Vale Professor Virginia Spate

One of Australia's most respected art historians has died aged 85.
picture of art historian Virginia Spate

Like many who work in the visual arts sector today, the spawning of their careers came from a brush with the erudite Professor Virginia Spate AC FAHA (1937-2022). She was a giant in academic circles, and a steady, gentle mentor of creative thinkers and managers.

I join that alumni who studied under Spate, so am particularly saddened at the news of her loss this week, like others.

Spate took up the role of Power Professor of Fine Art and Director of the Power Institute at the University of Sydney in 1978, and there she remained until 2004.

Her colleague Mark Ledbury, Power Professor of Art History and Director of the Power Institute writes: ‘We mourn the loss today of one of Australia’s most distinguished and best loved art historians, Virginia Spate, a brilliant and committed voice for the Power Institute, the University of Sydney and art history, and a progressive, caring and much-loved friend and colleague.

‘In terms of international recognition and depth of scholarship, Virginia Spate was among Australia’s most distinguished art historians,’ he continued.

Who was Virginia Spate?

Spate was born in the UK and spent her early years in Burma before moving to Australia in 1951. She studied at Melbourne University (1961) before heading to Cambridge to receive her Masters, and was later deferred her PhD at Bryn Mawr College, in the USA.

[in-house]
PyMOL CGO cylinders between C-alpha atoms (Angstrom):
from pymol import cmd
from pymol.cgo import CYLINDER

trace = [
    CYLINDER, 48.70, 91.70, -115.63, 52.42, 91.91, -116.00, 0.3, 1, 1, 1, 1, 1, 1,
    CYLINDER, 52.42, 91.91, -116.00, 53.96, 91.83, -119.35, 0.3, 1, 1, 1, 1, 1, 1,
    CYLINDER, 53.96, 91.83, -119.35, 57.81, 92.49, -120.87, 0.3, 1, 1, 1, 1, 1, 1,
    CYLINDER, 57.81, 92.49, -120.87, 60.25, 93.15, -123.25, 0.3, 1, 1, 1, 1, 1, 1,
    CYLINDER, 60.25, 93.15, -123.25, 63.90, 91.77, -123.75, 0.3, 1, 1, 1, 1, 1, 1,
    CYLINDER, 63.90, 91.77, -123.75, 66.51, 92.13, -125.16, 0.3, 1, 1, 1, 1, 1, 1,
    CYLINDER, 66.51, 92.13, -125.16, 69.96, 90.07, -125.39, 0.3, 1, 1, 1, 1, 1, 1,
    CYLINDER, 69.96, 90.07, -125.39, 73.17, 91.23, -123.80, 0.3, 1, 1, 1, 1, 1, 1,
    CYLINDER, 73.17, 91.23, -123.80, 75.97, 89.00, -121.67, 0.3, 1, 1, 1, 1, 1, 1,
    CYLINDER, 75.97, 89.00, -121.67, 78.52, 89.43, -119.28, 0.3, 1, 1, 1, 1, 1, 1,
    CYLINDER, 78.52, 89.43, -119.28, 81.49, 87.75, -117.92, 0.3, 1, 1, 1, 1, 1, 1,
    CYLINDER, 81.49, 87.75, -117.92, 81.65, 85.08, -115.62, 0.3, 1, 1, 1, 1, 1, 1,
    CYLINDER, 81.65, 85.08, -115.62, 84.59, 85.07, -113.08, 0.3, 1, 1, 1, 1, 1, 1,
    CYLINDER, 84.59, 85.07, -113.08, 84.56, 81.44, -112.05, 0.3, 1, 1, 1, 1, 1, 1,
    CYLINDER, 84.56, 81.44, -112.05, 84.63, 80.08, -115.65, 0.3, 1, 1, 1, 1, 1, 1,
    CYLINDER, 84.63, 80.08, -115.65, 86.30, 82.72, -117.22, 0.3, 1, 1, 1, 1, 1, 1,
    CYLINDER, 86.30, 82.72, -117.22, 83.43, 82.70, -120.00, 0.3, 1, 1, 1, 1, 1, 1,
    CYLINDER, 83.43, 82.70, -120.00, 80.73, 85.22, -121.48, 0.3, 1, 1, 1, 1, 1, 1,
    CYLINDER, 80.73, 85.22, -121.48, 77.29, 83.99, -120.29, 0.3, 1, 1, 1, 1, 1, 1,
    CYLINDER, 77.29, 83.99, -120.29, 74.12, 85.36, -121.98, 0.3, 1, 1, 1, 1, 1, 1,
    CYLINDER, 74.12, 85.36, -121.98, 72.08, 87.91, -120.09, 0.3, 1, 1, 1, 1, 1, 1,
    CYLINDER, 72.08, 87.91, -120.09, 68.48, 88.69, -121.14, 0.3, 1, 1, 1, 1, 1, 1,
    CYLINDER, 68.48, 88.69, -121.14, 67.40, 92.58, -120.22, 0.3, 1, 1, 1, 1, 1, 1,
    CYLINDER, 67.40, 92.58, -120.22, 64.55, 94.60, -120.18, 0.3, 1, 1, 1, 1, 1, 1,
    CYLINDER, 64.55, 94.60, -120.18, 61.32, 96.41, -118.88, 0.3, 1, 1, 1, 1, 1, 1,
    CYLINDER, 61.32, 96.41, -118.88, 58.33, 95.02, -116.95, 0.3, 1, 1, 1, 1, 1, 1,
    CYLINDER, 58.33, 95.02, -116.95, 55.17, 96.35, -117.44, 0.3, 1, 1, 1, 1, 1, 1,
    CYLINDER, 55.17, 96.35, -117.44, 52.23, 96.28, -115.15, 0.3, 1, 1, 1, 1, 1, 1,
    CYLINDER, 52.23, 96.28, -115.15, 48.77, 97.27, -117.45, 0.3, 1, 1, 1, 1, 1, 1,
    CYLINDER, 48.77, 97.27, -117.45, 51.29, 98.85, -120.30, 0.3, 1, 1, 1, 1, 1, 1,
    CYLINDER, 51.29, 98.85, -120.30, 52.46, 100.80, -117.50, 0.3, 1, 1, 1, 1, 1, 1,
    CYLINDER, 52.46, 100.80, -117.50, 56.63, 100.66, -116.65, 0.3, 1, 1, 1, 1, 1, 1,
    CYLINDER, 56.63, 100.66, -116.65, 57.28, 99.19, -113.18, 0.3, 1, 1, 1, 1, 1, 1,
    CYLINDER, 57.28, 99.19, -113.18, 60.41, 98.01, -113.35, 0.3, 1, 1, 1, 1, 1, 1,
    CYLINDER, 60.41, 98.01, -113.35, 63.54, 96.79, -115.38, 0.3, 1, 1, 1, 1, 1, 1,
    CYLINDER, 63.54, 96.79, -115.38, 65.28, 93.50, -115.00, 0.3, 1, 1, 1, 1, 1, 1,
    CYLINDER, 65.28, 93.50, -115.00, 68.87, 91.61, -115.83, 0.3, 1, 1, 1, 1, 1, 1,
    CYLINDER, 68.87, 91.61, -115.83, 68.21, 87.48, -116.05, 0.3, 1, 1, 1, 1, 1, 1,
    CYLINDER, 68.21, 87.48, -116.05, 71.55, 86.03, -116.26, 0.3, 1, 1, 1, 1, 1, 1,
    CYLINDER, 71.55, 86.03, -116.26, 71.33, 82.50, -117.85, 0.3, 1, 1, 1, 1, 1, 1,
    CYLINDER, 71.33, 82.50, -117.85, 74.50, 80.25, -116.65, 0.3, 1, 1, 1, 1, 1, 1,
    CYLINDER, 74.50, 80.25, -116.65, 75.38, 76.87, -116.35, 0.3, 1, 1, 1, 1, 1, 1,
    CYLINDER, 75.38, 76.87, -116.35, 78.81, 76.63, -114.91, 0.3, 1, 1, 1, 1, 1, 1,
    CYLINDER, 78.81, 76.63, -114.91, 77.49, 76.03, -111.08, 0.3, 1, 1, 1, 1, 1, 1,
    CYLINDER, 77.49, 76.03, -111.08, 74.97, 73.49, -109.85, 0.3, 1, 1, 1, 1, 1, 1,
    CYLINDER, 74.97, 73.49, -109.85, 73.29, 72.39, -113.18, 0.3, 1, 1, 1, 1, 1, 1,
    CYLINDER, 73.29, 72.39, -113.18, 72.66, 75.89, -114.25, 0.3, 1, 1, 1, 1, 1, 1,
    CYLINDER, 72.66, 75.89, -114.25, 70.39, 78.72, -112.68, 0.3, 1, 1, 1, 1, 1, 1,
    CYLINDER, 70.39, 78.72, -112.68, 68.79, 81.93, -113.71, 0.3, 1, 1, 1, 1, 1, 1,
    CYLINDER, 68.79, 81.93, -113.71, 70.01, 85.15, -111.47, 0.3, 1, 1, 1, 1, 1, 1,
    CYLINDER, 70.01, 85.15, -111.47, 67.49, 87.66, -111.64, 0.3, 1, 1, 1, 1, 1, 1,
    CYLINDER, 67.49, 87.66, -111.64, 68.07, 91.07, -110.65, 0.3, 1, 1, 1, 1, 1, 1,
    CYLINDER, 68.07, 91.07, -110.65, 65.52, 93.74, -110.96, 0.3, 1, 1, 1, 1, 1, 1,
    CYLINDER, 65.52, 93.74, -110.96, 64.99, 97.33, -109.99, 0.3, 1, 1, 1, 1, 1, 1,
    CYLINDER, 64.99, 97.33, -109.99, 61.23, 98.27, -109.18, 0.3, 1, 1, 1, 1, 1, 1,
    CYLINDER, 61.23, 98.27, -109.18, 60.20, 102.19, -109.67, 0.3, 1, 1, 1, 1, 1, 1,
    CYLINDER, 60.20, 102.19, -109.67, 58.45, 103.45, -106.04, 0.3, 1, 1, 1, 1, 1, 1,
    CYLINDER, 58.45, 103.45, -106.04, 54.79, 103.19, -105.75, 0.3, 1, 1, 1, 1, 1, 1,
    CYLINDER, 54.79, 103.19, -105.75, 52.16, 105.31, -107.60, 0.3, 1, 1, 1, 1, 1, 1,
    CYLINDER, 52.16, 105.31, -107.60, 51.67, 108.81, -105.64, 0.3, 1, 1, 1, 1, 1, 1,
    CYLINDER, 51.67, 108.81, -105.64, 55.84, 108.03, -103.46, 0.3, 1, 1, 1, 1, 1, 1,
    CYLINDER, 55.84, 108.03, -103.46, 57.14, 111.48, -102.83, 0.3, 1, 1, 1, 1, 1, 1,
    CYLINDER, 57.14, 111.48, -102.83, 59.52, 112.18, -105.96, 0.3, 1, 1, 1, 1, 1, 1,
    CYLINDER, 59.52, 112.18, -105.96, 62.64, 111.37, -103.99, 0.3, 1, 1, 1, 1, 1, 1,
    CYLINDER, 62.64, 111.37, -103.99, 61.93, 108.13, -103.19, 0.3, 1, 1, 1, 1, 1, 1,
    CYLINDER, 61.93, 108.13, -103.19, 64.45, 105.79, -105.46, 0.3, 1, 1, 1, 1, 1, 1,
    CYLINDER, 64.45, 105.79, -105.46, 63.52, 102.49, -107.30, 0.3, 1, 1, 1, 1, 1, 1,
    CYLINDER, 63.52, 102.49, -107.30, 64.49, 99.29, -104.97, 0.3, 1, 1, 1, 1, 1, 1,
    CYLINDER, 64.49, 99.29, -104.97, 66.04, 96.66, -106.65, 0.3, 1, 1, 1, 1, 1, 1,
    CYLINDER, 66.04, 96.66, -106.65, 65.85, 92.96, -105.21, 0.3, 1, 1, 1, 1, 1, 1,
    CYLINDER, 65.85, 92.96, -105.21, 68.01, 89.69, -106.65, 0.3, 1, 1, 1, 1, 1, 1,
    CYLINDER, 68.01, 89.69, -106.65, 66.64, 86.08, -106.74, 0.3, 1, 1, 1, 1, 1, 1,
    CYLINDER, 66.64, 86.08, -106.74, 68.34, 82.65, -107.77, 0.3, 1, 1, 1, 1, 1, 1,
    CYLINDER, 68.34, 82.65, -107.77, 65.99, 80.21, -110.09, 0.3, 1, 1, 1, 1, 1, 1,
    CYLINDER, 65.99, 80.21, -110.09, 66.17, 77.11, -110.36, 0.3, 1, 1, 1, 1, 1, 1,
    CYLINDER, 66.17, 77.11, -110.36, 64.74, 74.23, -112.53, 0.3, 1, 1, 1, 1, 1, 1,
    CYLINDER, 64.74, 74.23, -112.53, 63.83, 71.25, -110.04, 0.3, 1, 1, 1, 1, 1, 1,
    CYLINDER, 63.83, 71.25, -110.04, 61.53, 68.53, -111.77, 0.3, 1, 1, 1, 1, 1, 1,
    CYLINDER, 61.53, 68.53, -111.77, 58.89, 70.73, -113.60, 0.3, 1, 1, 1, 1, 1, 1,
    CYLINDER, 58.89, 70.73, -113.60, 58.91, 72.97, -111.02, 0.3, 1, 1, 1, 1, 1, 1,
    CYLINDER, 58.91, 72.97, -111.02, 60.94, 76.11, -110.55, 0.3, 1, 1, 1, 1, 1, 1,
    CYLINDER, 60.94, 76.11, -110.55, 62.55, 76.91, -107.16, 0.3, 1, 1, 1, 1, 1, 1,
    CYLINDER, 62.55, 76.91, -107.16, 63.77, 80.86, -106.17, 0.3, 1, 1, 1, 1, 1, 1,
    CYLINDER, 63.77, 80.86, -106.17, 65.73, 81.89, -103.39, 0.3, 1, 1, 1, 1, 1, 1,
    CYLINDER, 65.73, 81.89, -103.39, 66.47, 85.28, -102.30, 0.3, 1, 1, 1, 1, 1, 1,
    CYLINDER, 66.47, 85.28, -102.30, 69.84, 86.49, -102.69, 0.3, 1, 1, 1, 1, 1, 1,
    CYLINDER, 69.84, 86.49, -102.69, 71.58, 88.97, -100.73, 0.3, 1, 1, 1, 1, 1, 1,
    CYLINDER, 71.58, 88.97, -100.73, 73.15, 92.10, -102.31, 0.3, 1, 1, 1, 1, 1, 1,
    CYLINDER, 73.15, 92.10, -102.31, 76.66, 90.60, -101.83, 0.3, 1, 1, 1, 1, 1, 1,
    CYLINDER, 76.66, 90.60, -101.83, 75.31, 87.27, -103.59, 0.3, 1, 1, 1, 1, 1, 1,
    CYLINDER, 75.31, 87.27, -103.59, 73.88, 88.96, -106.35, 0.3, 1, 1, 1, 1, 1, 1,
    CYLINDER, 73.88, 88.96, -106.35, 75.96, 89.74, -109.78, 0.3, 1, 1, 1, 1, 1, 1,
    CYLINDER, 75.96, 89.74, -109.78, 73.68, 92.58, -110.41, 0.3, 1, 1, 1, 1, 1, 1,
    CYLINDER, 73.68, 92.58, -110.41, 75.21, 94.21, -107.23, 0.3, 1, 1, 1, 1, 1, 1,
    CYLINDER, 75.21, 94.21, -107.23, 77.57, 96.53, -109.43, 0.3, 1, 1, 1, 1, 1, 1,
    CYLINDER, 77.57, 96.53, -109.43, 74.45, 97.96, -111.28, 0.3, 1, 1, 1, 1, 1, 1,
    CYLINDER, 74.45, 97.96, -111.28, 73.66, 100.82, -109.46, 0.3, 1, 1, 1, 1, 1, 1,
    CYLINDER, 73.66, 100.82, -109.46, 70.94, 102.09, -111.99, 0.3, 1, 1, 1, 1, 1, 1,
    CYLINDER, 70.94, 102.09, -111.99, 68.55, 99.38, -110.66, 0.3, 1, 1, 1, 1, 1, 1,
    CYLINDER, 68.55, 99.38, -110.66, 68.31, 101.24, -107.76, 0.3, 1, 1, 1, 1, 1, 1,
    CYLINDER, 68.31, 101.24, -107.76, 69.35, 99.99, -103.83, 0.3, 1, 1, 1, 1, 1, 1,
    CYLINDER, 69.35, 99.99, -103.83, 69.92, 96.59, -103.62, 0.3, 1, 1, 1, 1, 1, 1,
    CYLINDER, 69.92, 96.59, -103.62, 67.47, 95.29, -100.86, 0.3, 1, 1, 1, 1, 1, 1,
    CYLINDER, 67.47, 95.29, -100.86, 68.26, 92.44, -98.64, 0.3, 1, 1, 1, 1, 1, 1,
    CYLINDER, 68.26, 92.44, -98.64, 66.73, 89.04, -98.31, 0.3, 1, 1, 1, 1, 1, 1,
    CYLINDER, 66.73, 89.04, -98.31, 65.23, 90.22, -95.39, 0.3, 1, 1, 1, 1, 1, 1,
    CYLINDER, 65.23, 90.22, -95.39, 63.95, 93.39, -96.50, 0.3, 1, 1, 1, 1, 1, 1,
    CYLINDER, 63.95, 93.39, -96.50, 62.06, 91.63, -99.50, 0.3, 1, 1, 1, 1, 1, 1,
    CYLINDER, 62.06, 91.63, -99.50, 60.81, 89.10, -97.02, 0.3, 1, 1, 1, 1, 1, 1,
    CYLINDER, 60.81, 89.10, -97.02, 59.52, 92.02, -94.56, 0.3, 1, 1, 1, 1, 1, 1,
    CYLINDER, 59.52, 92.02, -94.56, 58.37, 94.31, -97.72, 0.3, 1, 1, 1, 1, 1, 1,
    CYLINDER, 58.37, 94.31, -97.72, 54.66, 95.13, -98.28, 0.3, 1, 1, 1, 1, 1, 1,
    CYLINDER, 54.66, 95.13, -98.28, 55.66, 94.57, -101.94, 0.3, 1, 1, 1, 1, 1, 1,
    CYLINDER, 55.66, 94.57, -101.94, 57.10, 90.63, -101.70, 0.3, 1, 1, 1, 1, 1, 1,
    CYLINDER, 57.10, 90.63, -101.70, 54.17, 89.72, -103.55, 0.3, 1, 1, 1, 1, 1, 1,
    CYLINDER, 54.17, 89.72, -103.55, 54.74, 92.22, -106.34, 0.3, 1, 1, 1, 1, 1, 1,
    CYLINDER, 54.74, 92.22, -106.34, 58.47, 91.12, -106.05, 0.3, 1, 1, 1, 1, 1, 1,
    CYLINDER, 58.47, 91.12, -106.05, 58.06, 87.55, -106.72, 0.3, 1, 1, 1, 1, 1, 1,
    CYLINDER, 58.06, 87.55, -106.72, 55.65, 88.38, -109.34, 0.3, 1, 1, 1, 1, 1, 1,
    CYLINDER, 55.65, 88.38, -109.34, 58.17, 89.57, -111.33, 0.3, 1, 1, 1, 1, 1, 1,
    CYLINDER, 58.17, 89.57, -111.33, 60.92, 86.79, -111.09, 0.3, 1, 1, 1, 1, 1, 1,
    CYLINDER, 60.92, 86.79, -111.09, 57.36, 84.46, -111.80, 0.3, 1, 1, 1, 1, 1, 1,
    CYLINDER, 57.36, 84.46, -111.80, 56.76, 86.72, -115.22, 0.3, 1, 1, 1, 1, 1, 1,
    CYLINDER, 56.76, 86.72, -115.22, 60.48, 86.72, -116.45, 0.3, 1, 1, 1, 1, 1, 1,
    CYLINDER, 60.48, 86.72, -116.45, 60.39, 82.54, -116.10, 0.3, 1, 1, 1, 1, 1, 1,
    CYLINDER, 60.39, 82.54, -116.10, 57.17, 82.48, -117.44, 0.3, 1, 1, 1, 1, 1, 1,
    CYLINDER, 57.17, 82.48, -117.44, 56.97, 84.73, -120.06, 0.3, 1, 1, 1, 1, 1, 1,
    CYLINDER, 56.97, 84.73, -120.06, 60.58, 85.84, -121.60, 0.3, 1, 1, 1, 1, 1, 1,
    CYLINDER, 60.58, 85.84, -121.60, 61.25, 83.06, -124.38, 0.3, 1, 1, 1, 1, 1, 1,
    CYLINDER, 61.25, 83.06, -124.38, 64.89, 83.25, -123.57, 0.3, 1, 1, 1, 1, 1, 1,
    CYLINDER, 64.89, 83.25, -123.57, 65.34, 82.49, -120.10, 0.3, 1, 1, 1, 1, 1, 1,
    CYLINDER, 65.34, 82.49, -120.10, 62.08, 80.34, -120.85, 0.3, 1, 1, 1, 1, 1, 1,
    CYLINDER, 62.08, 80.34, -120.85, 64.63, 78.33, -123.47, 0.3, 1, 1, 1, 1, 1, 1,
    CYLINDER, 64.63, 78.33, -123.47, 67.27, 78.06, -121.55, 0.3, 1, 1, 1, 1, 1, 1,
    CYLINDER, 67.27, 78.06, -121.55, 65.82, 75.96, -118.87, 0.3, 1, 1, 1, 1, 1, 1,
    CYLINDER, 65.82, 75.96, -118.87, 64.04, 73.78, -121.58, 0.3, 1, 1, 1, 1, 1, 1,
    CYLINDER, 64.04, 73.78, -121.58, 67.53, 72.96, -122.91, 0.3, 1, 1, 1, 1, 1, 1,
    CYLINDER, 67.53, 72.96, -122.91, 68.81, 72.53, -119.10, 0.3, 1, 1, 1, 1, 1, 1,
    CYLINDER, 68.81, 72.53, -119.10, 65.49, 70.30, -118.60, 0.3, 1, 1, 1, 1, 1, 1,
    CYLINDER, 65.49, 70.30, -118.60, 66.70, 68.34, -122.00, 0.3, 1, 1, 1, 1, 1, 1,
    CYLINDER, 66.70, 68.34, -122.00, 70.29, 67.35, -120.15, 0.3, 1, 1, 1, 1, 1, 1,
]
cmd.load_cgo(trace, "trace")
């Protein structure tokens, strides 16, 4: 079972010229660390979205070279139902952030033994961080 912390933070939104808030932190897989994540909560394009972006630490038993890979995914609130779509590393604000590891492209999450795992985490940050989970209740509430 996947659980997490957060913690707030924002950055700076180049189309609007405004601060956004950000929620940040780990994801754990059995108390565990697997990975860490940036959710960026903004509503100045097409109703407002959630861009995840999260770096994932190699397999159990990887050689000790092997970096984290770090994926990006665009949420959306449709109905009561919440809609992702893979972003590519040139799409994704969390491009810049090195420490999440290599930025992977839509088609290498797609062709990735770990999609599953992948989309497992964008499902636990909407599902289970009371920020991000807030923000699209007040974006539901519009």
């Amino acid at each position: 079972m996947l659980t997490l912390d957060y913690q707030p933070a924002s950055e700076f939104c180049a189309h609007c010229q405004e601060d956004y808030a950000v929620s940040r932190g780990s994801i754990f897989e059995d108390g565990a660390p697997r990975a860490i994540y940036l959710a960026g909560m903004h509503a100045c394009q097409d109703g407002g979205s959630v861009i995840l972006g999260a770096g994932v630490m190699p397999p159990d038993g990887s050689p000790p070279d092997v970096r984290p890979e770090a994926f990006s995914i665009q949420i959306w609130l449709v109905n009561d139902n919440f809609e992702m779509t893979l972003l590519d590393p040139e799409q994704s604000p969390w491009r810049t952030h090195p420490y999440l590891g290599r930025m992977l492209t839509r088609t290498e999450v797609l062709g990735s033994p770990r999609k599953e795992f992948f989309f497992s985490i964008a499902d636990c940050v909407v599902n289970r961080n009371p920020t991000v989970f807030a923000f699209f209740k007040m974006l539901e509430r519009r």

But it was in the UK where she began her teaching career, which lead to three decades of shaping a new generation of art scholars in Sydney.

‘Through her teaching, research and service to the University of Sydney she helped to create and sustain a discipline, and shape a whole generation of art curators, teachers and writers,’ Ledbury said.

Spate also was elected fellow of the Australian Academy of the Humanities in 1981, and was appointed Slade Professor of Fine Art at the University of Cambridge in 1998–99.

While art and French culture were her private loves and professional pursuits, Spate was also a keen activist. In the early 80s she bought a terraced house in the Sydney suburb of Pyrmont, and she was a fierce advocate against the impact of development.

Spate also played a role in advocating for a vibrant major gallery at Circular Quay, a location where all could access art. That gallery was the Museum of Contemporary Art (whose original name was the Power Gallery of Contemporary Art), which was seeded from The Power Bequest.

The internationally celebrated institution today was a hard fight to get off the ground, and Spate worked tirelessly with inaugural directors Bernice Murphy and Leon Paroissien, negotiating between University, City and State, to assure the MCA’s early future.

Spate, however, is perhaps best known for her own scholarship, including her incredible knowledge of French art of the nineteenth and twentieth centuries.

‘Her first book, Orphism (1979) remains a classic and has not been superseded in the literature in forty years. Her next book, Monet: The Colour of Time (1992, Thames & Hudson) was received with worldwide acclaim and won the prestigious Mitchell Prize awarded to the best book in art history by the College Art Association.

‘Virginia is still the only Australian art historian to have received this high honour,’ explained Ledbury.

It was Spate’s command of language that bought a standard of academic rigour to a generation, but this was also her passion.

Many reviewers of Virginia’s work point to her beautiful, precise and poetic writing style.